Could Fibroids Be the Source of My Heavy Periods?
Heavy periods can signify more severe complications, such as uterine fibroids. These are non-cancerous growths inside a woman’s uterus. They can differ in size and either stay that way or grow at different rates. Researchers estimate that 70-80% of all women develop fibroids, and most patients we see are between the ages of 35 and 54.
Some women don’t experience any fibroid symptoms, but those who do complain of life interrupting issues ranging from pelvic pain and pressure to back and leg pain, constipation, pain during sex, and yes, heavy periods and irregular menstrual bleeding.
The good news is that fibroids are very treatable, and the result can be a symptom-free life without heavy periods. For years, the standard method of fibroid removal was surgical procedures such as a hysterectomy and myomectomy. In some cases, they may still be the recommended treatment option. But in today’s world of evolving technology, we are dedicated to treating fibroids and reducing fibroid symptoms using uterine fibroid embolization (UFE), the gold standard in non-surgical fibroid treatment.
UFE is a non-invasive procedure that only takes about an hour and offers a quicker recovery time than surgery (7 days for most patients). Rather than surgery, small particles are introduced into the uterine arteries and fibroid vessels, blocking the blood flow to the fibroids. This causes the fibroids to shrink and die. When performed by the board-certified interventional radiologists who specialize in UFE at Fibroid Institute Texas, many patients experience a high success rate with minimal discomfort.
UFE Advantages to Patients at Fibroid Institute
- Procedure typically completed in under an hour
- In-office procedure instead of hospital stay
- Recovery time is 7-10 days
- Tiny wrist puncture, no need for vaginal access
- Avoid side effects of pharmaceutical hormone therapies
- All fibroids may be treated at the same time
- No incision, which means no surgical scarring
- Over 90% of patients see dramatic improvement in symptoms
Experiencing Heavy Periods? Contact Fibroid Institute
Many women don’t know what is normal and not normal when it comes to their time of the month. As a result, they continue on, unaware they are experiencing heavy periods and that something can be done. In many cases, they will double up on pads and tampons to get through for another month. If you believe this may describe you, it is a good idea to take a consultative approach with your doctor and determine the best course of action for you. There’s no need to spend the holiday season, or any other season, in discomfort.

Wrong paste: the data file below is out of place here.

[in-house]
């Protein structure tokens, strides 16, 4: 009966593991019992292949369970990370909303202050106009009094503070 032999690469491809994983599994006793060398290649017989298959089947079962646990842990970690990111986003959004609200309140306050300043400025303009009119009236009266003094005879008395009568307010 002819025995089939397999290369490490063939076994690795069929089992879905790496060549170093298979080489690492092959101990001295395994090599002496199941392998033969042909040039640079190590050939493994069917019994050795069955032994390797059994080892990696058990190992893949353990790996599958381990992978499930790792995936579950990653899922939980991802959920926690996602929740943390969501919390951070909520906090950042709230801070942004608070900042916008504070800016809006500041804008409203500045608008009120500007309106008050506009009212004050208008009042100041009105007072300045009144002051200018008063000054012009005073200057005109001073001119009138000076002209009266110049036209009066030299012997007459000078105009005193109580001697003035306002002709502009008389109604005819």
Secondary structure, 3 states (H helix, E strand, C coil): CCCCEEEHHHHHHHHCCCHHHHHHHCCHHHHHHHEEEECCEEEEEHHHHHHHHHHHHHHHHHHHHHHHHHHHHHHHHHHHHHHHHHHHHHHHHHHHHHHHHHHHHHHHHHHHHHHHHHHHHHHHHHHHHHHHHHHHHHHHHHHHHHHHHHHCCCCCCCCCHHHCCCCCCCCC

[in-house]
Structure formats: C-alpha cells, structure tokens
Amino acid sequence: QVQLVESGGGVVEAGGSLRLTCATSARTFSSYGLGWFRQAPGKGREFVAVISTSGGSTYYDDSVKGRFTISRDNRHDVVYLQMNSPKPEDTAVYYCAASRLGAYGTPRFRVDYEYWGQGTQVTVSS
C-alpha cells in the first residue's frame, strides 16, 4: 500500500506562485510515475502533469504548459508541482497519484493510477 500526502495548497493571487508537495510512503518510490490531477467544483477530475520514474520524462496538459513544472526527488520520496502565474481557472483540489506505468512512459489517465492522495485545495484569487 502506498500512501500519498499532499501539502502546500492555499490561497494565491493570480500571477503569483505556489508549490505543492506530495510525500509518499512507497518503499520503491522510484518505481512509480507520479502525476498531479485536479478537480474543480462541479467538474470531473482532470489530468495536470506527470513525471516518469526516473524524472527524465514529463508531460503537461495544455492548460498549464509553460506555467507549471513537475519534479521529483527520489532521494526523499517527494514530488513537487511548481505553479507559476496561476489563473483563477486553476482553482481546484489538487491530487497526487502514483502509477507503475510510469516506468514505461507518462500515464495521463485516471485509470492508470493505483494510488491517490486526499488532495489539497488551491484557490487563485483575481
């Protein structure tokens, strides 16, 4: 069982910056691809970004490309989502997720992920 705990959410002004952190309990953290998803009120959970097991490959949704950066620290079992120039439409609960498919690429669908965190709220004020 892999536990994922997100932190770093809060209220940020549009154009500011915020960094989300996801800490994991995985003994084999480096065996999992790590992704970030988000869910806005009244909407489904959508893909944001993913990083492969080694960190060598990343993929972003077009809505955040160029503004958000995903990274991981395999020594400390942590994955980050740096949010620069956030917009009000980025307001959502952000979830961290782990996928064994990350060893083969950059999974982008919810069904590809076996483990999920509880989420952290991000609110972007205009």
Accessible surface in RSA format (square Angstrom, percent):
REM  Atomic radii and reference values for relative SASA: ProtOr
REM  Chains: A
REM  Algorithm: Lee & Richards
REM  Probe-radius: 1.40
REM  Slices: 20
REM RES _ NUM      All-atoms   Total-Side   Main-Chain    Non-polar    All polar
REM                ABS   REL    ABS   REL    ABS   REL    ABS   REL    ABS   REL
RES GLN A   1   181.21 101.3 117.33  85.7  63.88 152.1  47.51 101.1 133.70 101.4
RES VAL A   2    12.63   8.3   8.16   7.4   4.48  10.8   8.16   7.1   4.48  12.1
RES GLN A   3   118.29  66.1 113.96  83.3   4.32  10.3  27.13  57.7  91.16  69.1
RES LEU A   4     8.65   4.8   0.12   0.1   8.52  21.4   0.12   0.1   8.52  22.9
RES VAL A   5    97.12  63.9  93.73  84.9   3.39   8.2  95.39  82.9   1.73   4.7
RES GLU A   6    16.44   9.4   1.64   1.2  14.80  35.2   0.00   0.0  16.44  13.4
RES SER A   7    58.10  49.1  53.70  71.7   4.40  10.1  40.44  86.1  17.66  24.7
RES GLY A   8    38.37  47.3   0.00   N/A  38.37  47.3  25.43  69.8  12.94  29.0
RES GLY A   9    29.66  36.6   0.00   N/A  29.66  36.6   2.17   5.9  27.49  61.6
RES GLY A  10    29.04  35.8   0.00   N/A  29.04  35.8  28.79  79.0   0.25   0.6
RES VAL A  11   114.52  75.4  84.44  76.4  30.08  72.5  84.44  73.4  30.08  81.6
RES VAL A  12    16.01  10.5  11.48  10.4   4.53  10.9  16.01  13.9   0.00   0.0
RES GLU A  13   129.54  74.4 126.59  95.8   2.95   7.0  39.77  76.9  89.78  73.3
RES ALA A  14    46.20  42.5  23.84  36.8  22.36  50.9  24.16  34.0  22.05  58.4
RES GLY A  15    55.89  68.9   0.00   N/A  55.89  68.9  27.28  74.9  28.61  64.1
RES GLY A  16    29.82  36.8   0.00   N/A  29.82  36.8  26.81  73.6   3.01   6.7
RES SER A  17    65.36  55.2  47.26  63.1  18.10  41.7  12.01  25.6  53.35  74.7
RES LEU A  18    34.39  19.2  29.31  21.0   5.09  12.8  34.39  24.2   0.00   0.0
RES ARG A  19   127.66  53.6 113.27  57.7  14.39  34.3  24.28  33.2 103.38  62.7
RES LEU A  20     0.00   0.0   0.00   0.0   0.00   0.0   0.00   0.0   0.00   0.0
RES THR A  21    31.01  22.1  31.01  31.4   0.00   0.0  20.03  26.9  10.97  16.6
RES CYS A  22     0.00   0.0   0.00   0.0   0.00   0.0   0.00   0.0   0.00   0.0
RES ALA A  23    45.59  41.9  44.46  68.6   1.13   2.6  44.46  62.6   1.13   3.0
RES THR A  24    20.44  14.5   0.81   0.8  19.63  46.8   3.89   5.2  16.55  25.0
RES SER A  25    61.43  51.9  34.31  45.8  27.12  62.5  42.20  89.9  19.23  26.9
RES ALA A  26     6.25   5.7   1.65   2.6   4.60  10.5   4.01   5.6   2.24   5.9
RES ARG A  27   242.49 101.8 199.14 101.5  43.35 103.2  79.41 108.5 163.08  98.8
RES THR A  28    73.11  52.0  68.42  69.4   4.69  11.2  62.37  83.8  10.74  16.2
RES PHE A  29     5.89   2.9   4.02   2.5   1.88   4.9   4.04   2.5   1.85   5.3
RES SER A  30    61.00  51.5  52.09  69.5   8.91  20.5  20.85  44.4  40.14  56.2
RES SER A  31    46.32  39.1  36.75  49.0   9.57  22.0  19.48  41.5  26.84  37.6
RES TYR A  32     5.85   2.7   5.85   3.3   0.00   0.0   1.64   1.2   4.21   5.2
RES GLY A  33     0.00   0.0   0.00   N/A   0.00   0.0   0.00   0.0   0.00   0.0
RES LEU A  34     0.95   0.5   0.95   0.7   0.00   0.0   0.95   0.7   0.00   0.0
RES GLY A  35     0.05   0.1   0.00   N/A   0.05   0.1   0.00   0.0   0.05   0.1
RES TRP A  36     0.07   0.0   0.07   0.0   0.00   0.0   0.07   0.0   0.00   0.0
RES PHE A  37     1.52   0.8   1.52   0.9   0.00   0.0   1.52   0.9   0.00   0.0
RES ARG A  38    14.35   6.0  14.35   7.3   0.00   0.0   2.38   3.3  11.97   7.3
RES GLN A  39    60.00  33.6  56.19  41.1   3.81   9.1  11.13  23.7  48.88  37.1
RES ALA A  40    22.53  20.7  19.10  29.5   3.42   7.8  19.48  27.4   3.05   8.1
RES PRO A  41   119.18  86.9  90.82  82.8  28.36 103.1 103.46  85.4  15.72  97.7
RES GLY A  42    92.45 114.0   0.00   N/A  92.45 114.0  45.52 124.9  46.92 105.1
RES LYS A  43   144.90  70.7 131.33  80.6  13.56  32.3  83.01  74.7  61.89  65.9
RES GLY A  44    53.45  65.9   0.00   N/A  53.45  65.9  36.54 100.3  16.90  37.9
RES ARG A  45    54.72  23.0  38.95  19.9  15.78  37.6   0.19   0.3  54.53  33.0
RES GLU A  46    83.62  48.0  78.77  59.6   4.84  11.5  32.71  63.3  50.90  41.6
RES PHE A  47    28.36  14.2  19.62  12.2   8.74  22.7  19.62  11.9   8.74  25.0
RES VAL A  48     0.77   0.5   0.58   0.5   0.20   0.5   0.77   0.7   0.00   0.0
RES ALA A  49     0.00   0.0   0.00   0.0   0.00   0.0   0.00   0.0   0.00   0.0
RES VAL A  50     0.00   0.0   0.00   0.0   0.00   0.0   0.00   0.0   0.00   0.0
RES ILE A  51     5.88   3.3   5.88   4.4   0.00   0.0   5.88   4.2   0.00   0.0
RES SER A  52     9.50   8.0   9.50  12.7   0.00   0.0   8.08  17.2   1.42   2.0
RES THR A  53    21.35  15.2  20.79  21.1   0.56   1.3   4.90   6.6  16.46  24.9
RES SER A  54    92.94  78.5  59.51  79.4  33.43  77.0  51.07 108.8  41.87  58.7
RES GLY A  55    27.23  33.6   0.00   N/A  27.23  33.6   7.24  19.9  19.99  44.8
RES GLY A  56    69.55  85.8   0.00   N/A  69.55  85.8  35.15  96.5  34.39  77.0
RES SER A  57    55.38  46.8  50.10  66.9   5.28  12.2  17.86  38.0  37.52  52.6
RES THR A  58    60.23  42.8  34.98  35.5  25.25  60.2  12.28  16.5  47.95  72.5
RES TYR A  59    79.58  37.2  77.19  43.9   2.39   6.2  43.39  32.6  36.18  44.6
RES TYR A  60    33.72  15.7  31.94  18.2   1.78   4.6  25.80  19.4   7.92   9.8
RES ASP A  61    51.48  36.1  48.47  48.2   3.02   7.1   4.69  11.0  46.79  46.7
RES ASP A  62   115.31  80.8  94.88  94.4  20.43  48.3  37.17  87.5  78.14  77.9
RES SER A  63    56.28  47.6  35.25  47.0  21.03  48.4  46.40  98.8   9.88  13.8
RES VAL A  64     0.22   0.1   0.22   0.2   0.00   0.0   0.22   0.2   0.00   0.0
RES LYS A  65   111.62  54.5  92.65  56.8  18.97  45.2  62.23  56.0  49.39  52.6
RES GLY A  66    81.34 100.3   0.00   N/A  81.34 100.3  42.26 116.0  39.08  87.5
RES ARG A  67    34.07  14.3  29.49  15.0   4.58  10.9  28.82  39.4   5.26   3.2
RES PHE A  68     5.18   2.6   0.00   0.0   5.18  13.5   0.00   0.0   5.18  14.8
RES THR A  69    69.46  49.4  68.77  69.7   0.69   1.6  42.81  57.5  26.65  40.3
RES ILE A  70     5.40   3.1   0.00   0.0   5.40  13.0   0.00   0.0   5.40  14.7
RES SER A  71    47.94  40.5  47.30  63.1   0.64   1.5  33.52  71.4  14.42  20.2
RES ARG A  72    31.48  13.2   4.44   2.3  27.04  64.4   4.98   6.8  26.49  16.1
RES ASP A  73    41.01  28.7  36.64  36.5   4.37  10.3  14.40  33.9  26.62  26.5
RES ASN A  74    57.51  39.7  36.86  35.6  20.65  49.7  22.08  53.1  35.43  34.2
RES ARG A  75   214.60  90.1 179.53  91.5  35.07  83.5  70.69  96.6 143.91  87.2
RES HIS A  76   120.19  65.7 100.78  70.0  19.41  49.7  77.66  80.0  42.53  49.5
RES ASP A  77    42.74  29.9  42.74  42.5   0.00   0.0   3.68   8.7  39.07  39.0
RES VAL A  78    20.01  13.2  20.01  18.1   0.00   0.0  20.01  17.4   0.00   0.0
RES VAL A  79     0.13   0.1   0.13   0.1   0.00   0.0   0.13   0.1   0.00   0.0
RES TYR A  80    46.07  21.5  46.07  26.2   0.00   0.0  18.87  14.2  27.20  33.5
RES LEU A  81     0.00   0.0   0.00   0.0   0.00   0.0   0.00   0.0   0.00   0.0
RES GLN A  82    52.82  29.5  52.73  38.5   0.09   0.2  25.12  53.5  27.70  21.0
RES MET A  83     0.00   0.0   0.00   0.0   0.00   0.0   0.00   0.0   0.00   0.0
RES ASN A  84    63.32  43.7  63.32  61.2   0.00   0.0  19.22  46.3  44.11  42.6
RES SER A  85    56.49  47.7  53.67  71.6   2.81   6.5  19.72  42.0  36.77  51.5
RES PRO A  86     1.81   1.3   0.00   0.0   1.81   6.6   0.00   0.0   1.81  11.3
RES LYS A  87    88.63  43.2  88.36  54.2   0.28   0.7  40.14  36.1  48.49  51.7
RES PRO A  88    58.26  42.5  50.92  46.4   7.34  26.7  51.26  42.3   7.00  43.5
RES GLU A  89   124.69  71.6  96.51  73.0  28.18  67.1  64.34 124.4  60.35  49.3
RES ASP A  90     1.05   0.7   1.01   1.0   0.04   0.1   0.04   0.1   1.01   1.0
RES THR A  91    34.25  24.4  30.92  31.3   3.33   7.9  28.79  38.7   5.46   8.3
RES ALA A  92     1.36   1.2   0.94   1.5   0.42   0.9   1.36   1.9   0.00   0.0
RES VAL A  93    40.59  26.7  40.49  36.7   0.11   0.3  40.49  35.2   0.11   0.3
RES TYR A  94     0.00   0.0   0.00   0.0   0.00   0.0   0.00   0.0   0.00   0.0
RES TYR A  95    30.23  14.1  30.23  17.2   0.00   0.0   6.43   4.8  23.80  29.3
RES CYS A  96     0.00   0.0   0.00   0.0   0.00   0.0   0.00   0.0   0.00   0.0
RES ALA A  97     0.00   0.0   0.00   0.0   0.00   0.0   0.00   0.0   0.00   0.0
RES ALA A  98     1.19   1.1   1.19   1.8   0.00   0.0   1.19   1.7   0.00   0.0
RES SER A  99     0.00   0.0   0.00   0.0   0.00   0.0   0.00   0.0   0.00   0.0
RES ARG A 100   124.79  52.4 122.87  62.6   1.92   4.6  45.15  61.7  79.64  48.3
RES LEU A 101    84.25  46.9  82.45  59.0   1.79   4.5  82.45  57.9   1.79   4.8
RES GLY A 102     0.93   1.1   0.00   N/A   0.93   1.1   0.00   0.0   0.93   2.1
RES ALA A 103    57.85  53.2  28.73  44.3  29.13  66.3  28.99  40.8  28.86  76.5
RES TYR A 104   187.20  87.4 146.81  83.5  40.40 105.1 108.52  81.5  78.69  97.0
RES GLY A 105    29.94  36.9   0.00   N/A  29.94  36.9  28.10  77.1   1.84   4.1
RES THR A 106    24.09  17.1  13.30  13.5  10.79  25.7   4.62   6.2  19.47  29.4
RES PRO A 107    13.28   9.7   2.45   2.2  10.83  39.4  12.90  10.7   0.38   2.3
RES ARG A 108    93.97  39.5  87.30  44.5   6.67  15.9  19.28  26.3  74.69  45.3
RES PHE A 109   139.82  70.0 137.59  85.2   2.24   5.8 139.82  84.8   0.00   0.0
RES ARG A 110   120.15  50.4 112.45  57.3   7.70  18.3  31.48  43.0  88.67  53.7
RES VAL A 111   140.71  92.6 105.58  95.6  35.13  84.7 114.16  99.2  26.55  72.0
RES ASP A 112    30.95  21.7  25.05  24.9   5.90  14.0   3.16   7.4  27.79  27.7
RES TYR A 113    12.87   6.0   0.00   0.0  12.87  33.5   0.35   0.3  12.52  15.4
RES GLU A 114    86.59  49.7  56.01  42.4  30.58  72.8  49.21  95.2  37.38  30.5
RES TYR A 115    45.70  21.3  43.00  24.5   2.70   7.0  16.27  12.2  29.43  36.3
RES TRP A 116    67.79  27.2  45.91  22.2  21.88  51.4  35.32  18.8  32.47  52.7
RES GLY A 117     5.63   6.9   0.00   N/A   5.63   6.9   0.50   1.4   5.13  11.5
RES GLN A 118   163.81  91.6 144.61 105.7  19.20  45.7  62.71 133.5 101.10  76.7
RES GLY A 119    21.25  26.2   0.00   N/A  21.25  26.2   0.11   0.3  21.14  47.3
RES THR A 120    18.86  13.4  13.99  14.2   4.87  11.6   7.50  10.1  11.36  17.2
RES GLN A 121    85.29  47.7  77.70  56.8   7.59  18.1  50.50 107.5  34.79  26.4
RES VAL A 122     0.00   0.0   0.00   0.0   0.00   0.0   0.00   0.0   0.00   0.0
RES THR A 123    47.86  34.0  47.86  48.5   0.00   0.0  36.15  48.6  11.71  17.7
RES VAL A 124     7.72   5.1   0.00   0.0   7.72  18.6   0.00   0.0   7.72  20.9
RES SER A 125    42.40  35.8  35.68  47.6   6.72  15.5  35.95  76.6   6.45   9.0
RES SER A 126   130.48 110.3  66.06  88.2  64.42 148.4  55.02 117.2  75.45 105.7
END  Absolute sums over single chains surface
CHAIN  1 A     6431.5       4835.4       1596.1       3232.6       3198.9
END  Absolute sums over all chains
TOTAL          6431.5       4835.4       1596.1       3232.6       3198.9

When it comes to treating your uterine fibroids, consider uterine fibroid embolization (UFE) for non-surgical fibroid treatment. Rather than a hospital stay, UFE is a same-day outpatient procedure. In fact, at Fibroid Institute Texas, we offer UFE to patients in the comfort of our offices equipped with advanced medical technology. Our board-certified interventional radiologists are the most experienced Dallas and Houston fibroid doctors with a 5-star fibroid practice as rated by patients. With each UFE procedure, patients are empowered to achieve their full potential without being limited by fibroid symptoms.
For many women, UFE changed their lives. Most major medical insurance providers cover the cost of UFE. You will need a formal consultation to determine if you are a candidate before scheduling your procedure. Call for a telehealth consult or an in-office appointment at our Dallas fibroid clinics at 214-838-6440 or Houston fibroid clinics at 713-903-3733 or complete the form below.
Fibroid Institute Texas serves the Dallas and Houston areas including Fort Worth, Grand Prairie, HEB, Arlington, Hutchins, Irving, Duncanville, DeSoto, Cedar Hill, Lancaster, Cockrell Hill, Highland Park, University Park, Park Cities, Garland, Mesquite, Richardson, Dallas, Sherman, Houston, Sugar Land, Katy, Webster, Clear Lake, The Woodlands, Universal City, Spring, Kingwood, Stafford, Conroe, Texas City, Cypress, League City, Bellaire, Addison, Carrollton, Plano, Frisco, McKinney, Craig Ranch, Allen, and more.
Prior to starting any new treatment or if you have questions regarding a medical condition, always seek the advice of your doctor or other qualified health provider. This information is not a substitute for professional medical advice.